“No Architectural Awards”
The International Jury on architecture at the Panama-Pacific Exposition, which met in San Francisco during the summer and awarded the Grand Prix to Italy, gold medals to the buildings of France, California and other countries and states and numerous silver and bronze medals, on account of a disagreement repudiated and cancelled all the awards.
Some confusion of ideas has arisen in the architectural world through the announcement, after this negative action of the architectural jury, of the award of a gold medal to Cass Gilbert for the model of the Woolworth Building, N. Y., which he designed. This award was given in the Liberal Arts department and for the model of the building, not as an art architectural award.
“The Soviet Printmaker and Results of a Competition,”
by Doris Brian
Opportunities offered under the Soviet to graphic artists have been numerous and their talents have been constantly employed in the illustration of many books which have been distributed in large editions. A small cross section of the product of recent years is now hung at the A.C.A. Galleries, and from it one can form an impression not only of the variety of the publications of Russian and other European classics but also of the styles of the artists from all parts of the Union. While there seems to be little original contribution either in style or in technique—woodcut and lithography are the favored media—many of the printmakers are highly accomplished.
One of the leaders of the contemporary school is V. Favorsky whose powerfully composed woodcut of the famed Moscow Metro is here shown together with the work of some of his followers. Much care has been taken to represent the expressions of national and “racial” groups within in the country, and in evidence of this are presented woodcuts with Hebrew inscriptions by Moisei Fradkin and a group of absolutely Persian miniatures by Mathilda Mgebrishvili in the manner of the seventeenth century.
The “New York School,” I find, exists only in California. It is curious that the only shows so titled have taken place there. The first one was in 1951, arranged by Robert Motherwell. Now we have another. Don’t those who use this label realize that, by doing so, they succeed in seceding from America? Actually New York had nothing to do with it. In my own case, if by New York is meant its institutions, it did not do that much for me. It is really the other way around. I helped make New York a place, as did Pollock, de Kooning and the others. It is even more curious that in this very extensive catalogue, there are no curricula vitae. The dates of birth but not the birth places are listed. Do you think that because of all the painters, only Gottlieb and myself are native New Yorkers and everyone else comes from someplace else, they are trying to hide it, to make New York a label that really sticks? It is even more curious that in regard to the notion of a New York School, Mr. [Clyfford] Still and [Ad] Reinhardt, who are on the record more than once as being anti-New York School, have offered the work they own themselves to become new members. Have they recanted? If this show truly represents the New York School, it is surprising to find them in and to find artists missing such as Brooks, Stamos, Cavallon, Marca-Relli, Tworkov, Ossorio, Vicente, Glarner, Sander, etc., and the ladies, Lee Krasner, Elaine de Kooning, Hedda Sterne. All were active in New York during those important years.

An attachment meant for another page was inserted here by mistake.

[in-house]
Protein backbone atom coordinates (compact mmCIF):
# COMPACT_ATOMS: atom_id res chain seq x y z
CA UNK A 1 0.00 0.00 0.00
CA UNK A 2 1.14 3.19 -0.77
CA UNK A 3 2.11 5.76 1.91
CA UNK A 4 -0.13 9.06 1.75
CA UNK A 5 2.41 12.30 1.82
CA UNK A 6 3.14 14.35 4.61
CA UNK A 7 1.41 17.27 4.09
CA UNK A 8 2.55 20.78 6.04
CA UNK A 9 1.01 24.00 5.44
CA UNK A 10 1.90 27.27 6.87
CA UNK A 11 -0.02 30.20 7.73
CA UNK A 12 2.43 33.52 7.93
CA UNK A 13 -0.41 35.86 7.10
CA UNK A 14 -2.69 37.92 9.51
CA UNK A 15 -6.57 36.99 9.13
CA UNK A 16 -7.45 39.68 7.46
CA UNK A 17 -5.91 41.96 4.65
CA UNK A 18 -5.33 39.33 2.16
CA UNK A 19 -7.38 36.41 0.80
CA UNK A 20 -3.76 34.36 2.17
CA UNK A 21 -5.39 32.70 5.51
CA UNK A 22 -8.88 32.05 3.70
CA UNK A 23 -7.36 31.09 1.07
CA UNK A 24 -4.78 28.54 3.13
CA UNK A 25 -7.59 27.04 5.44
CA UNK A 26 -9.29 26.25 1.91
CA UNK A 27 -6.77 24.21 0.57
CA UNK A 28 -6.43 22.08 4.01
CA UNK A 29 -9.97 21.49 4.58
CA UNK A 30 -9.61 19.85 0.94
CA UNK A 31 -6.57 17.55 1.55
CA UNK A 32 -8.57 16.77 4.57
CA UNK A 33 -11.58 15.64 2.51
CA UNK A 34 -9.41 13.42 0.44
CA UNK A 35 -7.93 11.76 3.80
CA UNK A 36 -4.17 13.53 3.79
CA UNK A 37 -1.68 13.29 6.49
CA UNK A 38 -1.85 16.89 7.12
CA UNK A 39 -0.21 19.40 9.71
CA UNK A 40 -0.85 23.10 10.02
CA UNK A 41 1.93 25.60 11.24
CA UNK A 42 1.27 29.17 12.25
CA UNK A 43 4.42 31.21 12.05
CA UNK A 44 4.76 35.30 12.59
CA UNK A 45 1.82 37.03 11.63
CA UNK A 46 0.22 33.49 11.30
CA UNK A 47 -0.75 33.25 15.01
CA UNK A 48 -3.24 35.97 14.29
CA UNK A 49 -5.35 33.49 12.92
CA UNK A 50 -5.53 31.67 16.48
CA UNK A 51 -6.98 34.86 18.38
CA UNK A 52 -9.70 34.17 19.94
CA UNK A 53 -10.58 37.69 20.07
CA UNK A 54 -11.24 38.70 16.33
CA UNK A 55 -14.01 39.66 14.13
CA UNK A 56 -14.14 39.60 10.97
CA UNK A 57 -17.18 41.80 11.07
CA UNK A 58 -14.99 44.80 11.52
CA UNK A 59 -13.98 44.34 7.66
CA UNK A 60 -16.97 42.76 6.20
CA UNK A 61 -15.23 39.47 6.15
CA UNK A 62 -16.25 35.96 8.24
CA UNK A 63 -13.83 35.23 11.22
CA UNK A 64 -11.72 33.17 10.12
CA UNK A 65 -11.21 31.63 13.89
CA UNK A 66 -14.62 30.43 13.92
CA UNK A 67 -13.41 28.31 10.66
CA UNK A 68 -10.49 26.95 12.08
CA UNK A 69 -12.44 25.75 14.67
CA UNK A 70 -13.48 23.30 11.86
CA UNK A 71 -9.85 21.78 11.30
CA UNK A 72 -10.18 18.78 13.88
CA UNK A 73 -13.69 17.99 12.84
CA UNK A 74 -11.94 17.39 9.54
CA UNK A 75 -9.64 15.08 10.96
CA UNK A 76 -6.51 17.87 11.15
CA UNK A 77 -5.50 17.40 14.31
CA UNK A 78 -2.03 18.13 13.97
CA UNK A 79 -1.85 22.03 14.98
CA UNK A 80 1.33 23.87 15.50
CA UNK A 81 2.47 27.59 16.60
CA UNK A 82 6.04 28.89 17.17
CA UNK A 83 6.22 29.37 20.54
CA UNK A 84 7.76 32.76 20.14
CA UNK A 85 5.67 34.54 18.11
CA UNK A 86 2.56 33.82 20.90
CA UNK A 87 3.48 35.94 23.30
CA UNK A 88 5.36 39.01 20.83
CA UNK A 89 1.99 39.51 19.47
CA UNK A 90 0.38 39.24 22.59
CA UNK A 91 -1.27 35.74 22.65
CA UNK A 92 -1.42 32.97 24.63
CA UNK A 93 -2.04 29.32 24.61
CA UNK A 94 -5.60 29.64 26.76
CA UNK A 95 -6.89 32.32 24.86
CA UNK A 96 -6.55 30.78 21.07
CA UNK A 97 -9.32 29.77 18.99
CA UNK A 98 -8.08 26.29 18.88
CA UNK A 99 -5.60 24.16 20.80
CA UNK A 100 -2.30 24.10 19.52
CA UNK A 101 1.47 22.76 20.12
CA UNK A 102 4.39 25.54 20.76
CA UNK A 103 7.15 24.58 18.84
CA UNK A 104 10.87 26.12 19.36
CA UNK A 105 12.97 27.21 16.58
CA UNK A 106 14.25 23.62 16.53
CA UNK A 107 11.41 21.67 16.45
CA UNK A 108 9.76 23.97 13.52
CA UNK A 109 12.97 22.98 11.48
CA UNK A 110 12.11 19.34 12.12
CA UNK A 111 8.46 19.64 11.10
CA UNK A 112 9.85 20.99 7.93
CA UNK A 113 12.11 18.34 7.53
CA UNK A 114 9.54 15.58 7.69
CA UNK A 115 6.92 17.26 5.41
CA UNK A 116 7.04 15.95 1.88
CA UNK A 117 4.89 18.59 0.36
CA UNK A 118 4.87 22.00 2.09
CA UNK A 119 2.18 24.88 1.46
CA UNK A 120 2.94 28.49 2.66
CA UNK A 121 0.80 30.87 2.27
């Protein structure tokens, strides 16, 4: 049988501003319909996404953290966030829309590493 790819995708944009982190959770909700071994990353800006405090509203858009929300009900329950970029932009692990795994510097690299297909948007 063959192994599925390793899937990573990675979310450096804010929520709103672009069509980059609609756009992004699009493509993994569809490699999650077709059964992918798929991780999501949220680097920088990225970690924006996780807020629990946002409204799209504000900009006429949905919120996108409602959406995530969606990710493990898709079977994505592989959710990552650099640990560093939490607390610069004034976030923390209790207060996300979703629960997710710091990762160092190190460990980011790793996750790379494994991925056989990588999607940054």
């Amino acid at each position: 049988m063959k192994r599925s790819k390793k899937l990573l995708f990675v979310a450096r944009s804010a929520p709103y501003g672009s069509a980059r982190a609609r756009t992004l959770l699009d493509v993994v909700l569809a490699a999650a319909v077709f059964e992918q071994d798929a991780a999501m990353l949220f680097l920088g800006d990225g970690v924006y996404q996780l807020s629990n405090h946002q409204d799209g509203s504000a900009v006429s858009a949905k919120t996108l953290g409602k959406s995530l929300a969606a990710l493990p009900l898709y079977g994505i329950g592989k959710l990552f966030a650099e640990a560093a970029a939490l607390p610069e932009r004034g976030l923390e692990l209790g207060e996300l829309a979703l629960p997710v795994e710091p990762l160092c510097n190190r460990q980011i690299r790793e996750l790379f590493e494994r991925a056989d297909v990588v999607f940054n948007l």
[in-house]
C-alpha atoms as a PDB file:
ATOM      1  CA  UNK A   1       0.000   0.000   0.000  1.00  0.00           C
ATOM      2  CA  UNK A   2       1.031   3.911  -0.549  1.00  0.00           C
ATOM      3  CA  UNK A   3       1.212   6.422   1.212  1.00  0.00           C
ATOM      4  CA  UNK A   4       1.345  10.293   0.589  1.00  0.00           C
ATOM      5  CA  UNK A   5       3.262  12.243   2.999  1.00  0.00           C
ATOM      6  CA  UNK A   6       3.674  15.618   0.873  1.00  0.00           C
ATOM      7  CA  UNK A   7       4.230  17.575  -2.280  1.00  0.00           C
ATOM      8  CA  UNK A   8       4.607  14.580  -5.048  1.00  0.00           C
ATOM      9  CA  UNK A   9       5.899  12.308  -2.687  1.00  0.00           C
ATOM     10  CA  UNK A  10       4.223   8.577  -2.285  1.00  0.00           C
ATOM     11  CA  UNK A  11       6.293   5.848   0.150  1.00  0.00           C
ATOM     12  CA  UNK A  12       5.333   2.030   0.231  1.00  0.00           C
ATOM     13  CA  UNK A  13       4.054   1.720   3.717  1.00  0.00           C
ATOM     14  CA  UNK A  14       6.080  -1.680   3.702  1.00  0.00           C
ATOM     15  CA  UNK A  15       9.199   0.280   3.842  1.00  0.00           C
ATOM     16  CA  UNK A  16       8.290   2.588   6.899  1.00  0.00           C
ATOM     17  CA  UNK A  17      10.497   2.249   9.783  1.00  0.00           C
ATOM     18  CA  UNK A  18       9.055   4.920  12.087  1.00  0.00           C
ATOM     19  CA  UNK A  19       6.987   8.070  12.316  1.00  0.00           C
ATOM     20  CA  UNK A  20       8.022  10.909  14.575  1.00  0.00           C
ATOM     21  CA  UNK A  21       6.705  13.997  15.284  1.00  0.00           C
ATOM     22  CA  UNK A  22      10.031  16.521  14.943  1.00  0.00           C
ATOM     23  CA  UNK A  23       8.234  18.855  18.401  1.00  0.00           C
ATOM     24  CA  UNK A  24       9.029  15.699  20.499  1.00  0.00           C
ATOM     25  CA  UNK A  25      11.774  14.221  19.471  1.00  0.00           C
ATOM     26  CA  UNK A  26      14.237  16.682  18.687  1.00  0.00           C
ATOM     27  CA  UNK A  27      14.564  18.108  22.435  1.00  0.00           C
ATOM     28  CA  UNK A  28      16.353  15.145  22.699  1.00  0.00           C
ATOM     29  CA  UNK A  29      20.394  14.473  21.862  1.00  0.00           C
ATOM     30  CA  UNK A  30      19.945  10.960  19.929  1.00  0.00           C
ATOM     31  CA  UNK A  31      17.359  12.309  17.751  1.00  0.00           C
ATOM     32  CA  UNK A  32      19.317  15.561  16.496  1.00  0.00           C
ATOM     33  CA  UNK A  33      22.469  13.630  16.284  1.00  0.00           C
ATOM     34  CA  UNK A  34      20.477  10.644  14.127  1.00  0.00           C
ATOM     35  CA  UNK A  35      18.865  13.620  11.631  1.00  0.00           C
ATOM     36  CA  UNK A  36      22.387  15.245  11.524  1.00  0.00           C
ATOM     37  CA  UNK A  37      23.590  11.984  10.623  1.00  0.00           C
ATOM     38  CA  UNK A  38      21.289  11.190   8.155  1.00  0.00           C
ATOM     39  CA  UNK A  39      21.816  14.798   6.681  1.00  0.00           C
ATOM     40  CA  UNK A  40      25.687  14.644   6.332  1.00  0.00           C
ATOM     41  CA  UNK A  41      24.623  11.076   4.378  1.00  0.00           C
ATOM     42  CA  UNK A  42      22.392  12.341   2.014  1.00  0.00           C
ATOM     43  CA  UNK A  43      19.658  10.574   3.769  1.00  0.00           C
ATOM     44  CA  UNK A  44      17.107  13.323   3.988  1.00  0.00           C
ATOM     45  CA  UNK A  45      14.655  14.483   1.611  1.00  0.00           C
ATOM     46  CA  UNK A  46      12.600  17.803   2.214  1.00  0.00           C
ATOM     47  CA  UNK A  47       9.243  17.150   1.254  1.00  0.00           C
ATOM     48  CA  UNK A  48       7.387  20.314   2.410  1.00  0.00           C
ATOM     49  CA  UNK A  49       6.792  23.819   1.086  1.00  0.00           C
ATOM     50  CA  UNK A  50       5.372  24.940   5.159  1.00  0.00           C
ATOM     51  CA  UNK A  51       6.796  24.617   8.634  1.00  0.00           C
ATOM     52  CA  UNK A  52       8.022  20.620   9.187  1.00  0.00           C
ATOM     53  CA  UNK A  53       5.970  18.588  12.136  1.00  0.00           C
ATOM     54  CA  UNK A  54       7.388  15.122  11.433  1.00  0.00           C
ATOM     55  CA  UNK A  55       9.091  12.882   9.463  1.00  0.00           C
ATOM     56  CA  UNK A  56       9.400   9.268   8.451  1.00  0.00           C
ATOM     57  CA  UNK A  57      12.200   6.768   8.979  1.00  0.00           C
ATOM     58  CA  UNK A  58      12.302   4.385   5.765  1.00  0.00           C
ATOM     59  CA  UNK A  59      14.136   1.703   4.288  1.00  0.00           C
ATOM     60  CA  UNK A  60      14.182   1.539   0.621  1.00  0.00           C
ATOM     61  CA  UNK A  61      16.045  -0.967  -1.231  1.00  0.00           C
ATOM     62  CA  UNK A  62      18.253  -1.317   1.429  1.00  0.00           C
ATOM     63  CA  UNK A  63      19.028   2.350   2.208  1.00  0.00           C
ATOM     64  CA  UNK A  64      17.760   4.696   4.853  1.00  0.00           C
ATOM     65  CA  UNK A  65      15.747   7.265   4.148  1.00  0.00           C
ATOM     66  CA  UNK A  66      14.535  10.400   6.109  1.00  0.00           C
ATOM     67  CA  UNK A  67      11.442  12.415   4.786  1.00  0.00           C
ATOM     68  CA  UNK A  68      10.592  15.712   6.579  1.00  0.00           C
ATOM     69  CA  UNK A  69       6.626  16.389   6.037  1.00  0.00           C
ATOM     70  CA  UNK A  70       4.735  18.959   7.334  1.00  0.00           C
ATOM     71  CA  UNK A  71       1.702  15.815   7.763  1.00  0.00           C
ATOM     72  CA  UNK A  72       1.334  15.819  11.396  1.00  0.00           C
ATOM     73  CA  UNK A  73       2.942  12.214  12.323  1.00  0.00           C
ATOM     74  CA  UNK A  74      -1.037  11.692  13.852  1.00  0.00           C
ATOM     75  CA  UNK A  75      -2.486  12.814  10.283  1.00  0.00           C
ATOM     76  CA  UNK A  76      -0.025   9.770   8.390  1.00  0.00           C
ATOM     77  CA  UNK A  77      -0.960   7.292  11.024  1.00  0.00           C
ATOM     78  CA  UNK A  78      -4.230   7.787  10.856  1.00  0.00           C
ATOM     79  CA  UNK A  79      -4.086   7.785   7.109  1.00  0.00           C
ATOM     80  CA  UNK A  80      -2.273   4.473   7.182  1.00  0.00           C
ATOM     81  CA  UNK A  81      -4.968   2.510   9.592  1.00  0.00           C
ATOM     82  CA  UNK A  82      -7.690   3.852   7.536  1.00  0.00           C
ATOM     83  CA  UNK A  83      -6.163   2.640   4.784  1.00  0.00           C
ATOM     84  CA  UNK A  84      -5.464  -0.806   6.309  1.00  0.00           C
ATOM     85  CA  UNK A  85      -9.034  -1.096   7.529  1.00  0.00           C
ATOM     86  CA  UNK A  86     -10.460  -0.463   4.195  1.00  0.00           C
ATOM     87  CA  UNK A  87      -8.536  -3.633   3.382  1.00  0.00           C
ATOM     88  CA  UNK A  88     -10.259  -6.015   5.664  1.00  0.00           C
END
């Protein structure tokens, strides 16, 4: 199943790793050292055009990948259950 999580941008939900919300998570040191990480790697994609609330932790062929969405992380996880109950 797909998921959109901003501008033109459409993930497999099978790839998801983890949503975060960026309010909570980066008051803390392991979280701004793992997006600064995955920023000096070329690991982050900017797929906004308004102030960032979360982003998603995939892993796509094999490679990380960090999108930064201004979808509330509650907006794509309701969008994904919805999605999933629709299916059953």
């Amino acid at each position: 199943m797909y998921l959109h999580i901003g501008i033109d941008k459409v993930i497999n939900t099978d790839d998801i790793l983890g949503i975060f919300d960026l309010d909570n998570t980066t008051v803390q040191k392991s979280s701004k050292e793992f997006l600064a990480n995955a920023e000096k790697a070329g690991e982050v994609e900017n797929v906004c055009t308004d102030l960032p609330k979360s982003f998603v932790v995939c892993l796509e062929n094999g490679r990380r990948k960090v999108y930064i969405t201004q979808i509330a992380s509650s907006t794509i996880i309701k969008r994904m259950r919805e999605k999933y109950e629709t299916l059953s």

“Venice: Site Specific,”
by Steven Henry Madoff
There was a good deal of favorable comment about the Indian Anish Kapoor’s stone sculptures in the British pavilion, and the British had done a smart job of marketing by handing out catalogues in shopping bags boldly imprinted with the artist’s name, as if he were an upscale boutique. But the work, mostly brought in from previous shows in New York and London, was nothing new. Kapoor hadn’t done anything special for Venice. His art nonetheless seems to have made a fresh impression, as he won the Biennale prize for artists under the age of 35.
Yet he artist under 35 most spoken of—in fact the only other name mentioned with the near frequency of [Jenny] Holzer—was another American: Jeff Koons. His work appeared in the banal and seemingly endless exhibition for younger artists called “Aperto.” His extremely vulgar and poorly executed sculpture of himself in the buff lying alongside the Italian porn-star-turned-politician Cicciolina was flanked by laser-painted canvases of the slickly unamorous couple, unveiled and smug in various revealing close-ups—which gave the term “site-specific” a whole other meaning. The Italian press had a field day with Koons’ soft-core seriousness, but his explicit (slightly pimpled) display of the way he evidently thinks artists must market themselves today only showed that truth in advertising may have its drawbacks after all.
A version of this story originally appeared in the September 2015 issue of ARTnews on page 96.